Thursday, 22 May 2014

Singer 128K Restoration - Work in Progress

Hello

If you have been reading my blog, you will know that I made a rash purchase of two hand crank sewing machines, Singer 127K (already with its new owner after being sold on Ebay) and a Singer 128K which needed a more time consuming restoration.

Here she is before I started to clean her.


She had a yellow/brown tinge to her which I think was nicotine film.  The recommendation for cleaning Singer paintwork is to use Singer oil but that didn't touch anything,  I reckoned that seeing it was only £10 it would be OK to use something a bit stronger and tried paraffin (Kerosene in USA), again this didn't get the yellow tinge off the decals so drastic action, used Mer car polish (which cleans as well as polishes) which took off a lot of muck judging by the colour of the cloth and the decals came up brighter gold instead of the brown/yellow film.    Then I read on the net that someone had cleaned their machine with Dr. Bronner Castile soap so got some, put a few drops in warm water and tested it out on the machine with a soft cloth, it brought another load of dirt off and the decals were brighter again, I dried each section as it was cleaned.

I must point out that the paintwork on this machine was in poor quality, the shellac varnish had started to break down before I did anything to it, I don't recommend that anyone uses the same on their machines.  I was very gentle when cleaning the decals, and was prepared to stop if they started to flake off.

Everything on this machine was caked in dried oil, it was amazing that it still worked.  Started to scrub the mechanics in paraffin which did the trick.  Also used penetrating oil on the seized stitch length knob, bobbin winder, needle bar adjuster and to be honest almost every moving part underneath.  Used a craft knife to carefully scrape the congealed oil off which was very time consuming, then scrubbed with an old toothbrush dipped in paraffin.

Bits kept falling off, alright, I kept having to take bits off to get at them to clean, was hoping that I wouldn't have to do this but it was so hacky (yorkshire saying for really dirty).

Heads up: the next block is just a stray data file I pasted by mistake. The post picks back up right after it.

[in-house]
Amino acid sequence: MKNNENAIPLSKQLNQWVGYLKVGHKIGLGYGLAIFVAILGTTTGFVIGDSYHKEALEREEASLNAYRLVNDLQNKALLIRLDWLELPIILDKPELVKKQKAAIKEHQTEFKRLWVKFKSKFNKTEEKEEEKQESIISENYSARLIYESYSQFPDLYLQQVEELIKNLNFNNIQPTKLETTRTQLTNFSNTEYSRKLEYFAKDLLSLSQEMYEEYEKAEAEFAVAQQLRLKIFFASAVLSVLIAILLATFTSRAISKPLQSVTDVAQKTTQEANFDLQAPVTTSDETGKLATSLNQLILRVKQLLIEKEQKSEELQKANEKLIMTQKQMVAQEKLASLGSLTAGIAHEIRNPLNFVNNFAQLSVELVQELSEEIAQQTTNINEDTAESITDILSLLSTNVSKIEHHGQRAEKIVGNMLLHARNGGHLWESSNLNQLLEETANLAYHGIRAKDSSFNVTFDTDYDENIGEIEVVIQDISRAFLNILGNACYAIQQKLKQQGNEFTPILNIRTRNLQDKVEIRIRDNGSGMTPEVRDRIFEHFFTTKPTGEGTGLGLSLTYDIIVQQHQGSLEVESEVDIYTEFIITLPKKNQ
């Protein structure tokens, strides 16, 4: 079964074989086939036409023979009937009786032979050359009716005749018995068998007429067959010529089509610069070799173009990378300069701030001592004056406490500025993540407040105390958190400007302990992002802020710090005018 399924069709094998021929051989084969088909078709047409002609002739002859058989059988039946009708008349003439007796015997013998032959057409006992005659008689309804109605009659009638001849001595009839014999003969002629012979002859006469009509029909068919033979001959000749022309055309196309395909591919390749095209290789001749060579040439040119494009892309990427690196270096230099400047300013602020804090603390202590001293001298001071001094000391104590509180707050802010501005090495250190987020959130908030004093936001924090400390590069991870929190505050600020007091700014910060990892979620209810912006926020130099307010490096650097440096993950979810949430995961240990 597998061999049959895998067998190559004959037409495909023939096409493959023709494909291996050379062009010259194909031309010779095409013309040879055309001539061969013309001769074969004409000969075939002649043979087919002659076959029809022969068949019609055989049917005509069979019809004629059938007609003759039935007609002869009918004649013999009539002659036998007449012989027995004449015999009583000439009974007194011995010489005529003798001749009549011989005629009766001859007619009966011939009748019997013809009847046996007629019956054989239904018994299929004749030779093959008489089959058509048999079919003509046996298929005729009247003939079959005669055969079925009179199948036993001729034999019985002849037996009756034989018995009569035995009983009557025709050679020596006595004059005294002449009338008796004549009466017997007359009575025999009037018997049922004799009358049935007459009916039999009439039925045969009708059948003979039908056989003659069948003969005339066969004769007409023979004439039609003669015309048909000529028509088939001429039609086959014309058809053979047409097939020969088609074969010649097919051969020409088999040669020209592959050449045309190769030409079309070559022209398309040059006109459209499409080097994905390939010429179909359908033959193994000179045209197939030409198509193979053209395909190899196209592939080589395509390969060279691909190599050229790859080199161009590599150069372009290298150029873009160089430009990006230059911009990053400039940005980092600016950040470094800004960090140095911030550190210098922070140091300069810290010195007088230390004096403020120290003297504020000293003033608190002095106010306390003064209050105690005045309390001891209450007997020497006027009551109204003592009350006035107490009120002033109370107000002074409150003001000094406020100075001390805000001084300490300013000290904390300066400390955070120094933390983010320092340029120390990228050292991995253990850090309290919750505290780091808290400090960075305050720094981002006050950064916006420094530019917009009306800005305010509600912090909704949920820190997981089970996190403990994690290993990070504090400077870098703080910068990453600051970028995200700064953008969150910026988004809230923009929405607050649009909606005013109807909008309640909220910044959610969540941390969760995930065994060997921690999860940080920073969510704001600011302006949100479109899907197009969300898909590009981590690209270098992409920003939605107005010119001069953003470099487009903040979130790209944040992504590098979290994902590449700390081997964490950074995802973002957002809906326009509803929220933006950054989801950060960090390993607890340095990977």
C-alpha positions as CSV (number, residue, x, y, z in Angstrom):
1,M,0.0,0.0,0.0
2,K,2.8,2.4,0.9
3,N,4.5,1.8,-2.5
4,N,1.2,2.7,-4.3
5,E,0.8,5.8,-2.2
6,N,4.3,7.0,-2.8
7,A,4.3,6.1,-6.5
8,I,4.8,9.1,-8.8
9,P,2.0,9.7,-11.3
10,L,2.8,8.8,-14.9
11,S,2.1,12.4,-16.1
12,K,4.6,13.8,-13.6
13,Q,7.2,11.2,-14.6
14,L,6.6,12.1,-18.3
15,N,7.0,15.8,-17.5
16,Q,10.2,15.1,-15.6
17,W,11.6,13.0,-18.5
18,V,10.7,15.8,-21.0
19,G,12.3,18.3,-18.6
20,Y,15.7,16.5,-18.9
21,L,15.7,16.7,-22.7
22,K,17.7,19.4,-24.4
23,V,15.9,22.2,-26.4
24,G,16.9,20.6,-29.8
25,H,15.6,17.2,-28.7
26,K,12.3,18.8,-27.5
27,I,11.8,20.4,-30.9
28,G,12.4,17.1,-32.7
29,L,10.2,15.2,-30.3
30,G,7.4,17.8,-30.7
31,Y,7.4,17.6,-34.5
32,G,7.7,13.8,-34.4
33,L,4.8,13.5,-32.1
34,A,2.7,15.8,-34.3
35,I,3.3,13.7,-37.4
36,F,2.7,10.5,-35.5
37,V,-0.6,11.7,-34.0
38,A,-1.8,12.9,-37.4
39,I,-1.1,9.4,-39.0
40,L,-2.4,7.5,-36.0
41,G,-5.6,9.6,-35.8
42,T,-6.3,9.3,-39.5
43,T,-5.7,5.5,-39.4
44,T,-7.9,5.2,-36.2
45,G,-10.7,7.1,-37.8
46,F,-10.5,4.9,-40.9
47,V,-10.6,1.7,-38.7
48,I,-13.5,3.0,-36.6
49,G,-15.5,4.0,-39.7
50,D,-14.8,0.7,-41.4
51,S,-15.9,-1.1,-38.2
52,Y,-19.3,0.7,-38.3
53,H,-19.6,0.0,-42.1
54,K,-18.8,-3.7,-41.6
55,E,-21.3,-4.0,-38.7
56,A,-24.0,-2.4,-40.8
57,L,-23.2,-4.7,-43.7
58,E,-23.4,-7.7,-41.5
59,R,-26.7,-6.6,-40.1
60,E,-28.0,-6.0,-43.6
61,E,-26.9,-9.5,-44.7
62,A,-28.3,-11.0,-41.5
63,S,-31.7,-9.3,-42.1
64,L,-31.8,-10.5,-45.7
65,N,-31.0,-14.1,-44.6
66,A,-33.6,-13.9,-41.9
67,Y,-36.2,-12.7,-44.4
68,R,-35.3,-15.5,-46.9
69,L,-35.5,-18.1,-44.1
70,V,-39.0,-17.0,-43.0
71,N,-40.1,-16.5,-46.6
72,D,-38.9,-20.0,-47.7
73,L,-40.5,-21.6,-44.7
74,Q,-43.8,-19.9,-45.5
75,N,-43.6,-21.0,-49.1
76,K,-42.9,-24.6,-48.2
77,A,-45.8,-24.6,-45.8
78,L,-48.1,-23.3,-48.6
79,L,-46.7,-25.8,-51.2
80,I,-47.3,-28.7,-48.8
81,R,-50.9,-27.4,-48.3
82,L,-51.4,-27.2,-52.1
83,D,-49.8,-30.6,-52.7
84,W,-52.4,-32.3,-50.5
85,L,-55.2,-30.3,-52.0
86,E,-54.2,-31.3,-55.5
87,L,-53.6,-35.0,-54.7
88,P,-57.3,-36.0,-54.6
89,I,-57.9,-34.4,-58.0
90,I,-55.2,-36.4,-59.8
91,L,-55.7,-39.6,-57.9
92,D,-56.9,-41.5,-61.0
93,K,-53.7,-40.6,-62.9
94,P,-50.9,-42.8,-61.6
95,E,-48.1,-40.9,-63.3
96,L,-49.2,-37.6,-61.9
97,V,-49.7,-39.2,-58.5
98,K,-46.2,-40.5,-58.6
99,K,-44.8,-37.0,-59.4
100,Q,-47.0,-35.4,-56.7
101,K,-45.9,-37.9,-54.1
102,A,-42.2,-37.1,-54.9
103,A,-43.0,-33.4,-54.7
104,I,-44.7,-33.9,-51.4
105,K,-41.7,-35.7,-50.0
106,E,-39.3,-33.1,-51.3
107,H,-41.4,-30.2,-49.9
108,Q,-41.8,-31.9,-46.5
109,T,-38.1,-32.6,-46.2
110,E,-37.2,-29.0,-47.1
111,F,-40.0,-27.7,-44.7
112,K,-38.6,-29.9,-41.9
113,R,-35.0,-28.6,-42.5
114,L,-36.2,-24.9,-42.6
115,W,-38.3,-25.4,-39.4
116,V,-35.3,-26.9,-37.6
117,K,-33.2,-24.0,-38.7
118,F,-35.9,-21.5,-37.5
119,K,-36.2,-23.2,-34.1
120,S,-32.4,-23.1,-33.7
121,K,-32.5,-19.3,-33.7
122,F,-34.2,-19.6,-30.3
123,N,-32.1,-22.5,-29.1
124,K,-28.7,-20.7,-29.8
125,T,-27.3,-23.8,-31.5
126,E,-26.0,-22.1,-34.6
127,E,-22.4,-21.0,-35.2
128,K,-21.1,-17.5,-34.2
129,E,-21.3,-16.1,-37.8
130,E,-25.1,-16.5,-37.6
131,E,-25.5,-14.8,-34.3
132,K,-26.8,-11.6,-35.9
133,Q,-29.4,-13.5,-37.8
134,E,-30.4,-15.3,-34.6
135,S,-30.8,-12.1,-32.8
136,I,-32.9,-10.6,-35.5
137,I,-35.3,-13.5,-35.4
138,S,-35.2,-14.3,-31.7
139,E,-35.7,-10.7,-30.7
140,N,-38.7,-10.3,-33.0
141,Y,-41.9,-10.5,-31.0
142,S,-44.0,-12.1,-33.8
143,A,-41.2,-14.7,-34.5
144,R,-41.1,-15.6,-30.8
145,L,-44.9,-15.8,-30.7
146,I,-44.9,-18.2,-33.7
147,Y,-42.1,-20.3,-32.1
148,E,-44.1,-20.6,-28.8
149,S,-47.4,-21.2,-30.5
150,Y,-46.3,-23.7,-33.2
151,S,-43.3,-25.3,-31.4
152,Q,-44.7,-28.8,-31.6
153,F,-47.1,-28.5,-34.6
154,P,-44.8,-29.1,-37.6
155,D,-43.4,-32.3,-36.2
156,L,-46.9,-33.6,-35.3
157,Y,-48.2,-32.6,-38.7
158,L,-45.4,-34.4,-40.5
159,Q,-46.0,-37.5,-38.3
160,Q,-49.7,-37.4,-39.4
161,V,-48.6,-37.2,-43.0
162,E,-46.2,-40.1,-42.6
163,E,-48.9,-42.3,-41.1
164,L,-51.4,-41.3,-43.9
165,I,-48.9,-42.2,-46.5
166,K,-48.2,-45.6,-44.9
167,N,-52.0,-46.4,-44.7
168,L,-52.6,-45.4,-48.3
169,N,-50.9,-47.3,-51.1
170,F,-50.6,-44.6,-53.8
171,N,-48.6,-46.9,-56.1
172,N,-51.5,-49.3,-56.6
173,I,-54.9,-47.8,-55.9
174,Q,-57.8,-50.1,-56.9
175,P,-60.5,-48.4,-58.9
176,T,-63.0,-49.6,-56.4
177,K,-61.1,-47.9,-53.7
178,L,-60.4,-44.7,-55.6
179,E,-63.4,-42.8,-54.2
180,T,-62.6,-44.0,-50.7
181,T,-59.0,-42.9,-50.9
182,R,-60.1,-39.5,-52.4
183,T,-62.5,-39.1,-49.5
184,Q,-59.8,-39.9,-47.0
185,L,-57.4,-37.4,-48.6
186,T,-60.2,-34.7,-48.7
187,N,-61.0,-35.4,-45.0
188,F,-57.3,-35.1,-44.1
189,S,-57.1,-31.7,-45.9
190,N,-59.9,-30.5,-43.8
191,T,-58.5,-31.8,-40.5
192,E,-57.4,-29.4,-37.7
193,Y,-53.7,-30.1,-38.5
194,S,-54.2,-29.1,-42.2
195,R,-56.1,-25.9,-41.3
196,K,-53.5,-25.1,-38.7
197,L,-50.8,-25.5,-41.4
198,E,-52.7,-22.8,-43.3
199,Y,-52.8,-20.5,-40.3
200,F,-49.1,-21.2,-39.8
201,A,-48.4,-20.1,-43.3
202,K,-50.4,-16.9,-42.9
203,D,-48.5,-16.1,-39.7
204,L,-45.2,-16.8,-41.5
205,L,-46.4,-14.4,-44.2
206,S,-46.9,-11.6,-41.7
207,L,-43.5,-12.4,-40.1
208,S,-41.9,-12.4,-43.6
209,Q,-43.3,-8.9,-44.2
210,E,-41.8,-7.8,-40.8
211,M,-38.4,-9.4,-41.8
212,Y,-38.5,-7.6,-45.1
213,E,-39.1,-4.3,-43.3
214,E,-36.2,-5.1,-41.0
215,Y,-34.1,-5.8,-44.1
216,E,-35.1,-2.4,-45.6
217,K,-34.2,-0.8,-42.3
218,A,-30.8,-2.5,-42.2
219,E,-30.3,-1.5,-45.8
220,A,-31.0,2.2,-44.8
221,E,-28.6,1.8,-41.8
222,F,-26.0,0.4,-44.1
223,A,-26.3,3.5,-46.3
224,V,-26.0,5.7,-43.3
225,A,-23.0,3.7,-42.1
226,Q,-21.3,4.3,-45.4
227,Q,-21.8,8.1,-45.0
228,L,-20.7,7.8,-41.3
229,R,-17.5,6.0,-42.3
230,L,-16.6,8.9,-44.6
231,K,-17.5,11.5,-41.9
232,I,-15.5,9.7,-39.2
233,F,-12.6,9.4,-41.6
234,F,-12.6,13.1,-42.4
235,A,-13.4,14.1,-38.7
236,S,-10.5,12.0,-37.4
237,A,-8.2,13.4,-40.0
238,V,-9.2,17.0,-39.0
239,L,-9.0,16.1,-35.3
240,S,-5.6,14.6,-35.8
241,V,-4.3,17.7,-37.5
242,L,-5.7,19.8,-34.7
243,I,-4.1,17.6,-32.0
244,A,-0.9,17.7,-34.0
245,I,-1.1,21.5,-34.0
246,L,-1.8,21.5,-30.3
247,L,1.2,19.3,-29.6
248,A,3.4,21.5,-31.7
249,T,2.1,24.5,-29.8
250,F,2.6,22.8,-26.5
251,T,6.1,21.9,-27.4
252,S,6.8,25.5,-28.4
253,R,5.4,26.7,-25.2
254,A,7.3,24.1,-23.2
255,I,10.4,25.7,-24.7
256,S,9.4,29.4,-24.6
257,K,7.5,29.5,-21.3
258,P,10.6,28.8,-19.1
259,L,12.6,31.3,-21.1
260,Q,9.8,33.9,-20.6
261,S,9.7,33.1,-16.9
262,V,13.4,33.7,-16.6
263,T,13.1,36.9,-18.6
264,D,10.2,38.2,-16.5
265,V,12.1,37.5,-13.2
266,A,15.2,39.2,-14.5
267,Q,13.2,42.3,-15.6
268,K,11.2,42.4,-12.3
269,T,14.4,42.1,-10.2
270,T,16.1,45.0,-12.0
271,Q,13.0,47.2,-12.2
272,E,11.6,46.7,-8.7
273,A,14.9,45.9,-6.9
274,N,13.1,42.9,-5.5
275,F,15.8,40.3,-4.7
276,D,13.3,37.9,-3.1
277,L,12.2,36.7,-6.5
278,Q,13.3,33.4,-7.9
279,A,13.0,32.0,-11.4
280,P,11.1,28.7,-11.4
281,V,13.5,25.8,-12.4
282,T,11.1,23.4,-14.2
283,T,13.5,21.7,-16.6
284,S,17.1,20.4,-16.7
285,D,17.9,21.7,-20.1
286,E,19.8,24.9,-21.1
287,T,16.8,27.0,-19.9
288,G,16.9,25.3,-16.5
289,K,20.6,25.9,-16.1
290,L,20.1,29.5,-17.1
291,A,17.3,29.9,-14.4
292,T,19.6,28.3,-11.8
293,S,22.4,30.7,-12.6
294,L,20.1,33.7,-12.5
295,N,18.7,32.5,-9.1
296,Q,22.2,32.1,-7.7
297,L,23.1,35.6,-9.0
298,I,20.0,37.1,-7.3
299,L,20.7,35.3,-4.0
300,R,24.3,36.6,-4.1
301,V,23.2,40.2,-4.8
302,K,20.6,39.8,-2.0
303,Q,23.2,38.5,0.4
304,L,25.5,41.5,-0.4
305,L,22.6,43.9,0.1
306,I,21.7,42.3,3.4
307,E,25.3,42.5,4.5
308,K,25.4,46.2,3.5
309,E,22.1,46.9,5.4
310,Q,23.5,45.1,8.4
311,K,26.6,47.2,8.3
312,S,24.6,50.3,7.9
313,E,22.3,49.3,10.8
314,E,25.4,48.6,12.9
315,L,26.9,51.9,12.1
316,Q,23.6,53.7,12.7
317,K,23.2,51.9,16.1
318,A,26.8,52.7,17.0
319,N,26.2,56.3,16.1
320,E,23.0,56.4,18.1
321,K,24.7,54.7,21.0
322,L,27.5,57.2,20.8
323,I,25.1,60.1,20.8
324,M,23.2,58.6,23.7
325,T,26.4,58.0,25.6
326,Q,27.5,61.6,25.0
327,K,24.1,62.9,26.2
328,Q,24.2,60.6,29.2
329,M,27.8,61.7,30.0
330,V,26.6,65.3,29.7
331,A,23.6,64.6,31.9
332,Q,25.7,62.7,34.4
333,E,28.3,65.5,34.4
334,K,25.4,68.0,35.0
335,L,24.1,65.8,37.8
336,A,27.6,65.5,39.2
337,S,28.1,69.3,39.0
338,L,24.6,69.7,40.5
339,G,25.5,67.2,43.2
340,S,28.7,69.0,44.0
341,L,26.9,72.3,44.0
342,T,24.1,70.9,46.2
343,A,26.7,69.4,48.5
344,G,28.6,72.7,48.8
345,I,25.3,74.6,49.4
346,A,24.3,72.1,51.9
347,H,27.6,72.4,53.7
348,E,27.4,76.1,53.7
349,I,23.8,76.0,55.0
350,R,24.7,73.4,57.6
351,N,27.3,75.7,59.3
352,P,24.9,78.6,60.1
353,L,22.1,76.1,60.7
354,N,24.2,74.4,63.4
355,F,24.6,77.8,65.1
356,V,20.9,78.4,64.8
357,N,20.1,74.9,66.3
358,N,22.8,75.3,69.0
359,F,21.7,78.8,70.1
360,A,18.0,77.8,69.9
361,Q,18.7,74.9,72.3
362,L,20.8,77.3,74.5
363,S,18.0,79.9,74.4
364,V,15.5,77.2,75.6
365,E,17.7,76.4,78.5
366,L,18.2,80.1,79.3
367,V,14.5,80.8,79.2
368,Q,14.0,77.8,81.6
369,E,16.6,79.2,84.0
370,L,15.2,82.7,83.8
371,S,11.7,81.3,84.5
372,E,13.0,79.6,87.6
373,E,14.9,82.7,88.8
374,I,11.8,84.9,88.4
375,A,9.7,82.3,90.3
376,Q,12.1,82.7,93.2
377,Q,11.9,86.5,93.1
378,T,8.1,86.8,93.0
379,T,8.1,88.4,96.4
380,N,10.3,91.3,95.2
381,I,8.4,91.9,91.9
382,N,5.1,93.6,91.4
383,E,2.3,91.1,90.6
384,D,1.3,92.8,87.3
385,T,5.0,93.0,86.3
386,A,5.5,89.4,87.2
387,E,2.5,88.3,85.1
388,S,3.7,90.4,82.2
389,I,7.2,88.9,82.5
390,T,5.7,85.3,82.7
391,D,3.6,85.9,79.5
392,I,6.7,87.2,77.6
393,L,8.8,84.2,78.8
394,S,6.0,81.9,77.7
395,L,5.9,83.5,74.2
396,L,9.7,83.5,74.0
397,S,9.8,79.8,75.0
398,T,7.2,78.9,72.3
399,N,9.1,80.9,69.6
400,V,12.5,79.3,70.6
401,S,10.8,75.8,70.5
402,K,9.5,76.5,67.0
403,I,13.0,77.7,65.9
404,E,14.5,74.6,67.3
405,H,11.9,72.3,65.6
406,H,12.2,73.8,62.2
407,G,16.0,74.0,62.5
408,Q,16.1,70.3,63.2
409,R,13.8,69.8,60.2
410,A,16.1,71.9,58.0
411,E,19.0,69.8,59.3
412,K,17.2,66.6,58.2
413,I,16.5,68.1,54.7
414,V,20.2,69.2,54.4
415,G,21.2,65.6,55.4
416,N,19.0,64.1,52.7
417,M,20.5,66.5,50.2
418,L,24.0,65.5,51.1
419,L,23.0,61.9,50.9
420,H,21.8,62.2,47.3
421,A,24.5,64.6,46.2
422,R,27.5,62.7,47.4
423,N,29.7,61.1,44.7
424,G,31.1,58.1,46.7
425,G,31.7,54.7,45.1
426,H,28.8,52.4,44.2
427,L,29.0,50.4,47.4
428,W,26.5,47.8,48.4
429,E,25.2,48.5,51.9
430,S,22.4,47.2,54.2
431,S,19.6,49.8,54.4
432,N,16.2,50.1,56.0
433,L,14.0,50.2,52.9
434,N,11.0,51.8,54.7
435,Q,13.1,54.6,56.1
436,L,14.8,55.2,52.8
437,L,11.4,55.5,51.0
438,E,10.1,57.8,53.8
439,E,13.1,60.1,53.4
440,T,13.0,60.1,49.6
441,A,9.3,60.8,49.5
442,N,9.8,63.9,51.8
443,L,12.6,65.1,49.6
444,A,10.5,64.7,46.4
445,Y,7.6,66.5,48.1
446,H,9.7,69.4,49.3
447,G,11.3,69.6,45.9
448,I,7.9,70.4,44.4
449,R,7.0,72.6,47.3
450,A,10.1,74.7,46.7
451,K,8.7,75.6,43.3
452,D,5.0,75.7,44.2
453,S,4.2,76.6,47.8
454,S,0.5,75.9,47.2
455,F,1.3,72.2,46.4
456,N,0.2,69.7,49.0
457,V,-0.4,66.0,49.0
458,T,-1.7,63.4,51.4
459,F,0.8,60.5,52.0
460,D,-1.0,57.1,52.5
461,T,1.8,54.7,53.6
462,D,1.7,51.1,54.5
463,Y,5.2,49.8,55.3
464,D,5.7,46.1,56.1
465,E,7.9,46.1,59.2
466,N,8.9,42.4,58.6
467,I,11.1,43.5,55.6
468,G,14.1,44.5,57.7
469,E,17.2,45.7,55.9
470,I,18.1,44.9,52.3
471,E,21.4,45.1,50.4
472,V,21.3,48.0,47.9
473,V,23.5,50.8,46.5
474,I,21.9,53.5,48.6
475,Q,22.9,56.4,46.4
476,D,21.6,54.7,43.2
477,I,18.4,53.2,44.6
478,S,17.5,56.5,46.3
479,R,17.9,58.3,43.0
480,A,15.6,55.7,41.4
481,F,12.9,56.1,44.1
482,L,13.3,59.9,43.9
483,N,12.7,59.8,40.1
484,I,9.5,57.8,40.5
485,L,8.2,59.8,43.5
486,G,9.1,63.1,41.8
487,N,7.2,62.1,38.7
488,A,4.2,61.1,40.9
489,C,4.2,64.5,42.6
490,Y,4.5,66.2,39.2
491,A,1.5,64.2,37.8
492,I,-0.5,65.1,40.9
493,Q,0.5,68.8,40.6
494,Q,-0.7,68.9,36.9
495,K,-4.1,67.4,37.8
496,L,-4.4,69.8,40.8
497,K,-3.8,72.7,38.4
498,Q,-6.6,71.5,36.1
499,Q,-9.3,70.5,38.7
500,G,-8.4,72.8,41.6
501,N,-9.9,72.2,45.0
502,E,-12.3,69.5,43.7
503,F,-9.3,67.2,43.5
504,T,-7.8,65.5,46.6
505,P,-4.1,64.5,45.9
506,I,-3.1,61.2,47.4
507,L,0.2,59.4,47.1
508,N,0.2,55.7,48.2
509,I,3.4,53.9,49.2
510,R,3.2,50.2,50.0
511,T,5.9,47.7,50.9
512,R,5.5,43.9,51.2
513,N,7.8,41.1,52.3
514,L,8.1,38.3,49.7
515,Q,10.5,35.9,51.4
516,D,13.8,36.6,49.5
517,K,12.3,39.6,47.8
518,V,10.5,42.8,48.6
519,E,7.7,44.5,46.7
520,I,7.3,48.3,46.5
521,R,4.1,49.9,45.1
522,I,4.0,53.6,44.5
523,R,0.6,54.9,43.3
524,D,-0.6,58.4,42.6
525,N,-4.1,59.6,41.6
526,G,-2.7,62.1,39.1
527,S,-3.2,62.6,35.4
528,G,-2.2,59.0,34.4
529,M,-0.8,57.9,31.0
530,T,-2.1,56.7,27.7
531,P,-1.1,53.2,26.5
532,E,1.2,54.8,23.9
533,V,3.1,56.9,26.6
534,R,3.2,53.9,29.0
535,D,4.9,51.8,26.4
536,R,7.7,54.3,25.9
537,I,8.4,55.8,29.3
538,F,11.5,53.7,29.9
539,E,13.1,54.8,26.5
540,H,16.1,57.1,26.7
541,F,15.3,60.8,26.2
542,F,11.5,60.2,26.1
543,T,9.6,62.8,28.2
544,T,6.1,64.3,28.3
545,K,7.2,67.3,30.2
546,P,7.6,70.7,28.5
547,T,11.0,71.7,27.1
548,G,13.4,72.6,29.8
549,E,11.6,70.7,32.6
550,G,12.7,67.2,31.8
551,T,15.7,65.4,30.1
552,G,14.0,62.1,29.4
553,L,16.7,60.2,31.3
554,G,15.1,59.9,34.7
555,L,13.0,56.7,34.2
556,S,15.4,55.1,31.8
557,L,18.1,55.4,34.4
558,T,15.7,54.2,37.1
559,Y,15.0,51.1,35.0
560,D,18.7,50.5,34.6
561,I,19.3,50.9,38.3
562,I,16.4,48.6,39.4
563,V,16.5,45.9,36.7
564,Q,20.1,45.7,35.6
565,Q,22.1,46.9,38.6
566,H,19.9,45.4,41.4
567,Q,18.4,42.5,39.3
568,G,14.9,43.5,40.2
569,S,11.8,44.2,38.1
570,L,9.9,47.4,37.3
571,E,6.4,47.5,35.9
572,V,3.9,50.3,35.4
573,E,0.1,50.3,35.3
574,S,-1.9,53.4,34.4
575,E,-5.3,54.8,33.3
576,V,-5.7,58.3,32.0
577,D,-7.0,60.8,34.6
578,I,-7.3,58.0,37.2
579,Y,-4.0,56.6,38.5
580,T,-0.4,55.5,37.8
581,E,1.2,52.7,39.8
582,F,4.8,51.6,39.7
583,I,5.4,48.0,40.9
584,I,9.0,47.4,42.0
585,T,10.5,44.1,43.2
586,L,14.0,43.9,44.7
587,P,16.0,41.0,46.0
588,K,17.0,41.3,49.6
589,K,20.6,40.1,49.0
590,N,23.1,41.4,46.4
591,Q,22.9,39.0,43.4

You can see the damage to the shellac on the machine bed, there is nothing that can be done with this to make it better.


This is half way through cleaning the needlebar and foot bar with paraffin using a toothbrush making sure that the base was covered with a cloth to catch the drips.  I had to remove the tension assembly to give the disks a good clean which was scary putting it back together.






The back slide over the shuttle is stuck solid, not really sure how I am going to get this moving again so have put penetrating oil on it and will leave it for a week to see if that does the trick.  The needlebar thumb screw on the top which adjusts the pressure of the foot is totally stuck so again penetrating oil and leave it.

The oak base and benwood case were cleaned with wire wool dipped in Briwax which got most of the dirt off.  The domed case came up well, going to give it a few coats in Briwax so that it has a good shine.

This machine will never be pristine but hopefully will be able to sew with it again.  Its been a great learning curve, had to keep telling myself if it all went wrong, the machine could be broken up and sold as parts.

Will let you know how I get on.

Regards
Sharon



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